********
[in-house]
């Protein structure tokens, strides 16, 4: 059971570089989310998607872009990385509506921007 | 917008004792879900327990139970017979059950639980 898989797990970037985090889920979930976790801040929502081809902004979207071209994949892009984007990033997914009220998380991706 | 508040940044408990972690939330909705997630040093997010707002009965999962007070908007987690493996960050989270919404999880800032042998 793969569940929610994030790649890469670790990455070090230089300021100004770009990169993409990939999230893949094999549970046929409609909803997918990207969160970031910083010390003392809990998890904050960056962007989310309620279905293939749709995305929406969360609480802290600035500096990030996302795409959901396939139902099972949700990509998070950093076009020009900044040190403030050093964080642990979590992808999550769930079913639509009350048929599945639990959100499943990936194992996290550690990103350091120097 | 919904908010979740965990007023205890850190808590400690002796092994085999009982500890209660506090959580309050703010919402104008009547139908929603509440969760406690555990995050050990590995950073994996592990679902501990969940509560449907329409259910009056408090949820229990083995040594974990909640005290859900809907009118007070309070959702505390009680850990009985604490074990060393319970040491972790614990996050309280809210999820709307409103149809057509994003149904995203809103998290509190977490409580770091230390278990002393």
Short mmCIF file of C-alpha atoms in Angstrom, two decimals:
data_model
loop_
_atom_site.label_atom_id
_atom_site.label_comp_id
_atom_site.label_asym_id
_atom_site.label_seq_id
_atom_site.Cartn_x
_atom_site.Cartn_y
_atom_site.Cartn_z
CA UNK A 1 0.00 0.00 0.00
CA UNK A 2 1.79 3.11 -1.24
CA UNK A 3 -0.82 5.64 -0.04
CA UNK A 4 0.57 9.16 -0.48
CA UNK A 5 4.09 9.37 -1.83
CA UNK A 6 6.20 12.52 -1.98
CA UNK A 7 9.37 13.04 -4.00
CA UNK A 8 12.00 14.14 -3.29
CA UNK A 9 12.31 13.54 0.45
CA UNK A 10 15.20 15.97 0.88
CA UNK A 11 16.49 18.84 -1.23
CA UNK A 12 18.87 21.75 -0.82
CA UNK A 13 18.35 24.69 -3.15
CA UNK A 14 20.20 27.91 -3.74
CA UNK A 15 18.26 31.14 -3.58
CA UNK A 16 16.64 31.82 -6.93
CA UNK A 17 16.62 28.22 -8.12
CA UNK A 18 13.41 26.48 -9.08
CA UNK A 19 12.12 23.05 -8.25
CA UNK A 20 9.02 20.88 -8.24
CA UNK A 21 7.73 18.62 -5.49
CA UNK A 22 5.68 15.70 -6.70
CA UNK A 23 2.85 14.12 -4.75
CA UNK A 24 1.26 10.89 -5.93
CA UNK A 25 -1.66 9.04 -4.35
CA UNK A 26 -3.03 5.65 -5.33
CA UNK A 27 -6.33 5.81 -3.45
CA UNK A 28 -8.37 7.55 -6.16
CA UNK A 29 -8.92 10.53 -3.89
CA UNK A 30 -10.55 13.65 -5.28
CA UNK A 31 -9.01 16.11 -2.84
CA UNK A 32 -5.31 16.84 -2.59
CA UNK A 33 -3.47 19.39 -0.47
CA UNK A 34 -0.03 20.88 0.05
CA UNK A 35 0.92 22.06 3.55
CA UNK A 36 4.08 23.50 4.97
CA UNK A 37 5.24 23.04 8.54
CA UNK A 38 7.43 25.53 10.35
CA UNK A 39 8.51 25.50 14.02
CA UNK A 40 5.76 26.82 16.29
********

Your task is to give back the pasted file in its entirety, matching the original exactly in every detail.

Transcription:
[in-house]
């Protein structure tokens, strides 16, 4: 059971570089989310998607872009990385509506921007 | 917008004792879900327990139970017979059950639980 898989797990970037985090889920979930976790801040929502081809902004979207071209994949892009984007990033997914009220998380991706 | 508040940044408990972690939330909705997630040093997010707002009965999962007070908007987690493996960050989270919404999880800032042998 793969569940929610994030790649890469670790990455070090230089300021100004770009990169993409990939999230893949094999549970046929409609909803997918990207969160970031910083010390003392809990998890904050960056962007989310309620279905293939749709995305929406969360609480802290600035500096990030996302795409959901396939139902099972949700990509998070950093076009020009900044040190403030050093964080642990979590992808999550769930079913639509009350048929599945639990959100499943990936194992996290550690990103350091120097 | 919904908010979740965990007023205890850190808590400690002796092994085999009982500890209660506090959580309050703010919402104008009547139908929603509440969760406690555990995050050990590995950073994996592990679902501990969940509560449907329409259910009056408090949820229990083995040594974990909640005290859900809907009118007070309070959702505390009680850990009985604490074990060393319970040491972790614990996050309280809210999820709307409103149809057509994003149904995203809103998290509190977490409580770091230390278990002393």
Short mmCIF file of C-alpha atoms in Angstrom, two decimals:
data_model
loop_
_atom_site.label_atom_id
_atom_site.label_comp_id
_atom_site.label_asym_id
_atom_site.label_seq_id
_atom_site.Cartn_x
_atom_site.Cartn_y
_atom_site.Cartn_z
CA UNK A 1 0.00 0.00 0.00
CA UNK A 2 1.79 3.11 -1.24
CA UNK A 3 -0.82 5.64 -0.04
CA UNK A 4 0.57 9.16 -0.48
CA UNK A 5 4.09 9.37 -1.83
CA UNK A 6 6.20 12.52 -1.98
CA UNK A 7 9.37 13.04 -4.00
CA UNK A 8 12.00 14.14 -3.29
CA UNK A 9 12.31 13.54 0.45
CA UNK A 10 15.20 15.97 0.88
CA UNK A 11 16.49 18.84 -1.23
CA UNK A 12 18.87 21.75 -0.82
CA UNK A 13 18.35 24.69 -3.15
CA UNK A 14 20.20 27.91 -3.74
CA UNK A 15 18.26 31.14 -3.58
CA UNK A 16 16.64 31.82 -6.93
CA UNK A 17 16.62 28.22 -8.12
CA UNK A 18 13.41 26.48 -9.08
CA UNK A 19 12.12 23.05 -8.25
CA UNK A 20 9.02 20.88 -8.24
CA UNK A 21 7.73 18.62 -5.49
CA UNK A 22 5.68 15.70 -6.70
CA UNK A 23 2.85 14.12 -4.75
CA UNK A 24 1.26 10.89 -5.93
CA UNK A 25 -1.66 9.04 -4.35
CA UNK A 26 -3.03 5.65 -5.33
CA UNK A 27 -6.33 5.81 -3.45
CA UNK A 28 -8.37 7.55 -6.16
CA UNK A 29 -8.92 10.53 -3.89
CA UNK A 30 -10.55 13.65 -5.28
CA UNK A 31 -9.01 16.11 -2.84
CA UNK A 32 -5.31 16.84 -2.59
CA UNK A 33 -3.47 19.39 -0.47
CA UNK A 34 -0.03 20.88 0.05
CA UNK A 35 0.92 22.06 3.55
CA UNK A 36 4.08 23.50 4.97
CA UNK A 37 5.24 23.04 8.54
CA UNK A 38 7.43 25.53 10.35
CA UNK A 39 8.51 25.50 14.02
CA UNK A 40 5.76 26.82 16.29